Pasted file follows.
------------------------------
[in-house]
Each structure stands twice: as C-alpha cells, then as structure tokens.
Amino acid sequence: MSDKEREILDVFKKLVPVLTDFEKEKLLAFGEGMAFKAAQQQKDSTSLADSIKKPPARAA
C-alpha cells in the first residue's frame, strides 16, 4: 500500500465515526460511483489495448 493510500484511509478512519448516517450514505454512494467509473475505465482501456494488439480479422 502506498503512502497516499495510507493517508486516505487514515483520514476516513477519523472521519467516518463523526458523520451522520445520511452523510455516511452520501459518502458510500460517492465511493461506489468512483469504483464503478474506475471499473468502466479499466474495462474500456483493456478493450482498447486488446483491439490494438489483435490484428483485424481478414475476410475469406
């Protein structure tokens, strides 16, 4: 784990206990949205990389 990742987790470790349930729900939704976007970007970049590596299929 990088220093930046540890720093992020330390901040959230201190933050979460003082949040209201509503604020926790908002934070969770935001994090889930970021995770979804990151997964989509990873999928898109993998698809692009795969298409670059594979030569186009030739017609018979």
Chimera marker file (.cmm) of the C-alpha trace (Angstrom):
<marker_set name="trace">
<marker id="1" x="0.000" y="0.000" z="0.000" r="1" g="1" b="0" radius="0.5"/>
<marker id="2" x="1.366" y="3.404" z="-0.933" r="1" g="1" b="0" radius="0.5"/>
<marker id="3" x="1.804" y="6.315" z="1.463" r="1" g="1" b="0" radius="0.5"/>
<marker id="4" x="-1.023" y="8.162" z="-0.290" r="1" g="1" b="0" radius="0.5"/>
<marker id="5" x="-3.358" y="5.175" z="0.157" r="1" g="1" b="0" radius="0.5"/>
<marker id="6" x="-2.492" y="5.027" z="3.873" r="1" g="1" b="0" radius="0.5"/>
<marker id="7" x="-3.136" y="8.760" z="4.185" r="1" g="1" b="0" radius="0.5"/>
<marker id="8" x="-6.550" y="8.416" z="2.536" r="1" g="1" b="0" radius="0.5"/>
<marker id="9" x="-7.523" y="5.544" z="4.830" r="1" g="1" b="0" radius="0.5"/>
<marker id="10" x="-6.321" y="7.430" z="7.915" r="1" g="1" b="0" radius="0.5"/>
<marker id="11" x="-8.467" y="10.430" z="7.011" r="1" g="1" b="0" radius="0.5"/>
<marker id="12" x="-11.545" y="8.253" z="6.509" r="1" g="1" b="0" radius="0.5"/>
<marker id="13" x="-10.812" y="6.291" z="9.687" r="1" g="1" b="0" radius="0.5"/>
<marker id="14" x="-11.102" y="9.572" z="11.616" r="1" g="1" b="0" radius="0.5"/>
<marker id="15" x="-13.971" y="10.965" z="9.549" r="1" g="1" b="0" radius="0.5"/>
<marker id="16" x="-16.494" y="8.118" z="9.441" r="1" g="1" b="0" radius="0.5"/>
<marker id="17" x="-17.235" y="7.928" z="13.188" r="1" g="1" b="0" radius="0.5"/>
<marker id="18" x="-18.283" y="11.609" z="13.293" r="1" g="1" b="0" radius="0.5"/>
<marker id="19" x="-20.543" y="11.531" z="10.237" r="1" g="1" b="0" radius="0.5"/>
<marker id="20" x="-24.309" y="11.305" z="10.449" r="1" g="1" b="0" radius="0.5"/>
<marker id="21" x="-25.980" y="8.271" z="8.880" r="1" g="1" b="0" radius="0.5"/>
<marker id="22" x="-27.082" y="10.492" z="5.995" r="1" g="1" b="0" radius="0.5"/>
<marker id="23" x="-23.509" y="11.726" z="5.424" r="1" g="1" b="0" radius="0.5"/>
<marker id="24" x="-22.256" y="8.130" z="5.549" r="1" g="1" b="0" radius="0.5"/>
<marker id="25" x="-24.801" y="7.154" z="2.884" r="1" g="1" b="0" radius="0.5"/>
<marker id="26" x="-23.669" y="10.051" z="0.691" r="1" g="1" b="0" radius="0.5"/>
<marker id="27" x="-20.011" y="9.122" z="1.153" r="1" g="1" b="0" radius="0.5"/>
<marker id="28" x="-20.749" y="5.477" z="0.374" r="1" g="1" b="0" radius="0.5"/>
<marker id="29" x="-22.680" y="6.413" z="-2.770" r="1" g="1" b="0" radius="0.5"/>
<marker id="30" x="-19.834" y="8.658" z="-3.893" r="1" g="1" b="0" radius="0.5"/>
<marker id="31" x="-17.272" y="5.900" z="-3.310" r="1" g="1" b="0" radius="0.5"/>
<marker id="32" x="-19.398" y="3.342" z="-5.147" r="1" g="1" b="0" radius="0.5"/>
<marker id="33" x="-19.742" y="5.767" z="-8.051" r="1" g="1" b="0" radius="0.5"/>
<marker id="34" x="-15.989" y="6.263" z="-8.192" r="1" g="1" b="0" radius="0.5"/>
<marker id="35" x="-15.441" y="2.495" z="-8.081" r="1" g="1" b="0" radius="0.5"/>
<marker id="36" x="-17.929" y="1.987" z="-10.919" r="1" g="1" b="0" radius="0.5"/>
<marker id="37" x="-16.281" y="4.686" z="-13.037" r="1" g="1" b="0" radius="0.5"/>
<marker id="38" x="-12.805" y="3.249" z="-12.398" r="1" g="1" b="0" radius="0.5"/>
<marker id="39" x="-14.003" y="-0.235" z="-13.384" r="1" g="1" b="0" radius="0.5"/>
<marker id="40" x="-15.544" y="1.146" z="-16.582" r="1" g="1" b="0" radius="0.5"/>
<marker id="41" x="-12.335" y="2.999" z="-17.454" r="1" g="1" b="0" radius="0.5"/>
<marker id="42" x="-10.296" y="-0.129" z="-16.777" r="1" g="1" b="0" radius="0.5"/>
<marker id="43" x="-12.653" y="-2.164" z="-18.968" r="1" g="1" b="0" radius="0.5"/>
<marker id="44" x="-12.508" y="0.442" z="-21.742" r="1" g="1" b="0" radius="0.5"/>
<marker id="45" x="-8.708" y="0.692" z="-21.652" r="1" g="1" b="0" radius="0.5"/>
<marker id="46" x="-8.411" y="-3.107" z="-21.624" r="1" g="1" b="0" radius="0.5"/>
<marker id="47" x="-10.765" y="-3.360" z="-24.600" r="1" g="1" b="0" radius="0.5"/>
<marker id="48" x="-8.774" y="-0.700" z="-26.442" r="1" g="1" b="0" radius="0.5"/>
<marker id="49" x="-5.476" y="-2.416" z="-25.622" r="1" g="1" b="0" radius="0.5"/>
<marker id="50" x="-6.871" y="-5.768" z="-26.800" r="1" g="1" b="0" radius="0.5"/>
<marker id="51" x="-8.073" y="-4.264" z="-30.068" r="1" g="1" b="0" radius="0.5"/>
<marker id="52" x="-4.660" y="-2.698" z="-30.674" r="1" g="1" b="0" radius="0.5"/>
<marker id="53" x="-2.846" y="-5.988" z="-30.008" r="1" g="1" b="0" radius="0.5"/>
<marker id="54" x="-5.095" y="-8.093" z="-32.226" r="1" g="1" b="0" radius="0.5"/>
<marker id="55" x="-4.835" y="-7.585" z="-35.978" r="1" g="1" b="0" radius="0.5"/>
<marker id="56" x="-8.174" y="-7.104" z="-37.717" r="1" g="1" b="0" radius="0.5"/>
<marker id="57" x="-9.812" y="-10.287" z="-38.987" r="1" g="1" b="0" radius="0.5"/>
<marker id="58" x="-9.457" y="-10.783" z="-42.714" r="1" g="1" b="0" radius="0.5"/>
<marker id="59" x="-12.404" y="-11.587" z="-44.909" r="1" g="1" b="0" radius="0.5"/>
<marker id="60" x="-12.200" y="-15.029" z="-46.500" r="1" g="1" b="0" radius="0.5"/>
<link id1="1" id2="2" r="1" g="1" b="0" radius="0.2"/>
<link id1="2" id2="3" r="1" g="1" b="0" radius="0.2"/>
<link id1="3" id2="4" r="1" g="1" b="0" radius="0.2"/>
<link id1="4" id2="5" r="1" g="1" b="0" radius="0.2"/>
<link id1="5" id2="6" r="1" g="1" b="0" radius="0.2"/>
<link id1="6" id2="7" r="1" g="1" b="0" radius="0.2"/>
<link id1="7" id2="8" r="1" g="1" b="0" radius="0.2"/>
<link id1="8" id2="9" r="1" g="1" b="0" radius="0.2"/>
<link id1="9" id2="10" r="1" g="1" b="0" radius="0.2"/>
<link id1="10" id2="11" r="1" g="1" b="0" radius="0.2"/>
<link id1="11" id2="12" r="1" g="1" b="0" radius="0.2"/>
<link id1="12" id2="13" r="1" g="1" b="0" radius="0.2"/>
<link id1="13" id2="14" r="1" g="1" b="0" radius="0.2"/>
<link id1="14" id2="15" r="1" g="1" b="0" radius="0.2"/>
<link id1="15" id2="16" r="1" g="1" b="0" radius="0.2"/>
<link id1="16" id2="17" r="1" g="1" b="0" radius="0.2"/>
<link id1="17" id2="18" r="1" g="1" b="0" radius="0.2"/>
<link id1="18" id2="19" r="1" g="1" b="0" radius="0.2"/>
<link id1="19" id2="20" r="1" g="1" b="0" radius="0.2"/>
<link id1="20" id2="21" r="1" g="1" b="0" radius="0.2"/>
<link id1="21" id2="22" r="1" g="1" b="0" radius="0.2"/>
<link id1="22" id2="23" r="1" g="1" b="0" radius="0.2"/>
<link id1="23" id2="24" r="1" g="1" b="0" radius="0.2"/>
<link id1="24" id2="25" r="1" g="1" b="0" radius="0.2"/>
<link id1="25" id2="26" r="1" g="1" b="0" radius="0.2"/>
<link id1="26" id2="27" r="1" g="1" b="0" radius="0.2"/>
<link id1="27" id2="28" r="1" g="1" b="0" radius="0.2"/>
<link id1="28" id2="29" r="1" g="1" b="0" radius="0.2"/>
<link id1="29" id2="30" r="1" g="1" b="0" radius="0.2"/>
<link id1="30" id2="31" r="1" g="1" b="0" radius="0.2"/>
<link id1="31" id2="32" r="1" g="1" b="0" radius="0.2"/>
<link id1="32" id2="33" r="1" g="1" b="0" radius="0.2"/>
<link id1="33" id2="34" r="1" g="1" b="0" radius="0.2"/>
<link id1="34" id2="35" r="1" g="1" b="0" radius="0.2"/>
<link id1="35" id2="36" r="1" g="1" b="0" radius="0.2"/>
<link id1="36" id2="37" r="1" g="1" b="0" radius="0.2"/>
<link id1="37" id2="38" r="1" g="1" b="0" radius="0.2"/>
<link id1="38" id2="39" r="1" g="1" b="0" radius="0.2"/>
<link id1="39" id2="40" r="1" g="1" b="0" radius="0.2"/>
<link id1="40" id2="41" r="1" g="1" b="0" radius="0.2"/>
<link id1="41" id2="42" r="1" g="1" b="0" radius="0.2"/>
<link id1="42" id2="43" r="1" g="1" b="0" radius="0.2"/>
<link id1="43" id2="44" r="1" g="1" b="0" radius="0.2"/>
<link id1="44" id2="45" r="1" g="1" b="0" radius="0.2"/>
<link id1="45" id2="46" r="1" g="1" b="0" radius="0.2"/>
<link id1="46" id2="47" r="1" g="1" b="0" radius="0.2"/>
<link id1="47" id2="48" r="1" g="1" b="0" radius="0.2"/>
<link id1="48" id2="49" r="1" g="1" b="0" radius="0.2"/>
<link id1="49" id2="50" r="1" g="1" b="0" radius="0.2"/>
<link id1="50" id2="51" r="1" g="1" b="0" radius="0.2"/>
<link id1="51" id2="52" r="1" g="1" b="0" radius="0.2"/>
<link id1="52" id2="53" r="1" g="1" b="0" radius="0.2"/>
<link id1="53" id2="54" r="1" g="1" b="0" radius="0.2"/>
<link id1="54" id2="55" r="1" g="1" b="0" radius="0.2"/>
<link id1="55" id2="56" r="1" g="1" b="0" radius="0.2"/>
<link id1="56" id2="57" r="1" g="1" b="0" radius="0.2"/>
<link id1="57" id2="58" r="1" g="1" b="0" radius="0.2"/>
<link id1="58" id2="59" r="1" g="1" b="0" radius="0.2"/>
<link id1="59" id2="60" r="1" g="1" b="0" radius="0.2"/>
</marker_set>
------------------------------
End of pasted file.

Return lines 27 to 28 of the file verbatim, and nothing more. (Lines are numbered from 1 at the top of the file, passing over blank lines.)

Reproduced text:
<marker id="20" x="-24.309" y="11.305" z="10.449" r="1" g="1" b="0" radius="0.5"/>
<marker id="21" x="-25.980" y="8.271" z="8.880" r="1" g="1" b="0" radius="0.5"/>